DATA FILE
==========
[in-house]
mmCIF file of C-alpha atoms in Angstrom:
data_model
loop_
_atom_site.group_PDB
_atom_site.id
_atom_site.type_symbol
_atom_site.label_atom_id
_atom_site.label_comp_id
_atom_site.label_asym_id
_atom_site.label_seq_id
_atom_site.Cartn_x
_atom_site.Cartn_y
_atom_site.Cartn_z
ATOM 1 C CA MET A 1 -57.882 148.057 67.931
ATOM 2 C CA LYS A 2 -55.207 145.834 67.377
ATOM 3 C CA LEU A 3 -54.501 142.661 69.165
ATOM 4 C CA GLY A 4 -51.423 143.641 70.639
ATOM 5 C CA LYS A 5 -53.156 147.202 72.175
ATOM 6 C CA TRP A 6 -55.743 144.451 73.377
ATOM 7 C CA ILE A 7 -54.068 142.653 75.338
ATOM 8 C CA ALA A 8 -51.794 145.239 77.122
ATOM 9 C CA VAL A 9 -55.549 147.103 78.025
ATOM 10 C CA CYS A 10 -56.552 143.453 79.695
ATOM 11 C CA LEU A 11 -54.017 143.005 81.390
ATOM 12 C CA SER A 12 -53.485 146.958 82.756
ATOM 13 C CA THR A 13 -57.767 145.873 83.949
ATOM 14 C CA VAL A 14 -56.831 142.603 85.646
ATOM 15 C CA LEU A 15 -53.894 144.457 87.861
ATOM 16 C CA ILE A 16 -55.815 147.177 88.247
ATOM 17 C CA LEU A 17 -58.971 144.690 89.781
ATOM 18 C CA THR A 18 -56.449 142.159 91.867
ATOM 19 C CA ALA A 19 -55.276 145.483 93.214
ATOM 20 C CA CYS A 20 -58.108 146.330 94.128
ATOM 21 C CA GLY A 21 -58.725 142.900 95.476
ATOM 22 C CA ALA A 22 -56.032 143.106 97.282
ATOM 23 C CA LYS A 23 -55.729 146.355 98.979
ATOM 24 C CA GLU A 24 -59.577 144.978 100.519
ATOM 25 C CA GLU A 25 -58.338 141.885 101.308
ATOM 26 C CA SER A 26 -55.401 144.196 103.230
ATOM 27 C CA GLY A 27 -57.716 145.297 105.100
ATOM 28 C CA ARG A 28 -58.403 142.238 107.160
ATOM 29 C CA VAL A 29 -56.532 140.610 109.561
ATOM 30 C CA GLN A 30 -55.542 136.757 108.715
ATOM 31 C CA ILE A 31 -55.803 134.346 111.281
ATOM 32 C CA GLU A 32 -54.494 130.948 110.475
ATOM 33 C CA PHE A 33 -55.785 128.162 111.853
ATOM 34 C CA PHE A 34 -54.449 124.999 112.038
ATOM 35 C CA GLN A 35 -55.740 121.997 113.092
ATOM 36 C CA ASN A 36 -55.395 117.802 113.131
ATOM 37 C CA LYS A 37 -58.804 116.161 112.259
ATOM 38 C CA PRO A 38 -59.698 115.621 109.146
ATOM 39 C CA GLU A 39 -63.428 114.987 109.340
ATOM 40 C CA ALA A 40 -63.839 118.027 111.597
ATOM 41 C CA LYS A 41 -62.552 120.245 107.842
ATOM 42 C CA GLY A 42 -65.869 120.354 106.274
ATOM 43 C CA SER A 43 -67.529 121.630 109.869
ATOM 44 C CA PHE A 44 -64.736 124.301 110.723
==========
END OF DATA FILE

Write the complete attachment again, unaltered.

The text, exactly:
[in-house]
mmCIF file of C-alpha atoms in Angstrom:
data_model
loop_
_atom_site.group_PDB
_atom_site.id
_atom_site.type_symbol
_atom_site.label_atom_id
_atom_site.label_comp_id
_atom_site.label_asym_id
_atom_site.label_seq_id
_atom_site.Cartn_x
_atom_site.Cartn_y
_atom_site.Cartn_z
ATOM 1 C CA MET A 1 -57.882 148.057 67.931
ATOM 2 C CA LYS A 2 -55.207 145.834 67.377
ATOM 3 C CA LEU A 3 -54.501 142.661 69.165
ATOM 4 C CA GLY A 4 -51.423 143.641 70.639
ATOM 5 C CA LYS A 5 -53.156 147.202 72.175
ATOM 6 C CA TRP A 6 -55.743 144.451 73.377
ATOM 7 C CA ILE A 7 -54.068 142.653 75.338
ATOM 8 C CA ALA A 8 -51.794 145.239 77.122
ATOM 9 C CA VAL A 9 -55.549 147.103 78.025
ATOM 10 C CA CYS A 10 -56.552 143.453 79.695
ATOM 11 C CA LEU A 11 -54.017 143.005 81.390
ATOM 12 C CA SER A 12 -53.485 146.958 82.756
ATOM 13 C CA THR A 13 -57.767 145.873 83.949
ATOM 14 C CA VAL A 14 -56.831 142.603 85.646
ATOM 15 C CA LEU A 15 -53.894 144.457 87.861
ATOM 16 C CA ILE A 16 -55.815 147.177 88.247
ATOM 17 C CA LEU A 17 -58.971 144.690 89.781
ATOM 18 C CA THR A 18 -56.449 142.159 91.867
ATOM 19 C CA ALA A 19 -55.276 145.483 93.214
ATOM 20 C CA CYS A 20 -58.108 146.330 94.128
ATOM 21 C CA GLY A 21 -58.725 142.900 95.476
ATOM 22 C CA ALA A 22 -56.032 143.106 97.282
ATOM 23 C CA LYS A 23 -55.729 146.355 98.979
ATOM 24 C CA GLU A 24 -59.577 144.978 100.519
ATOM 25 C CA GLU A 25 -58.338 141.885 101.308
ATOM 26 C CA SER A 26 -55.401 144.196 103.230
ATOM 27 C CA GLY A 27 -57.716 145.297 105.100
ATOM 28 C CA ARG A 28 -58.403 142.238 107.160
ATOM 29 C CA VAL A 29 -56.532 140.610 109.561
ATOM 30 C CA GLN A 30 -55.542 136.757 108.715
ATOM 31 C CA ILE A 31 -55.803 134.346 111.281
ATOM 32 C CA GLU A 32 -54.494 130.948 110.475
ATOM 33 C CA PHE A 33 -55.785 128.162 111.853
ATOM 34 C CA PHE A 34 -54.449 124.999 112.038
ATOM 35 C CA GLN A 35 -55.740 121.997 113.092
ATOM 36 C CA ASN A 36 -55.395 117.802 113.131
ATOM 37 C CA LYS A 37 -58.804 116.161 112.259
ATOM 38 C CA PRO A 38 -59.698 115.621 109.146
ATOM 39 C CA GLU A 39 -63.428 114.987 109.340
ATOM 40 C CA ALA A 40 -63.839 118.027 111.597
ATOM 41 C CA LYS A 41 -62.552 120.245 107.842
ATOM 42 C CA GLY A 42 -65.869 120.354 106.274
ATOM 43 C CA SER A 43 -67.529 121.630 109.869
ATOM 44 C CA PHE A 44 -64.736 124.301 110.723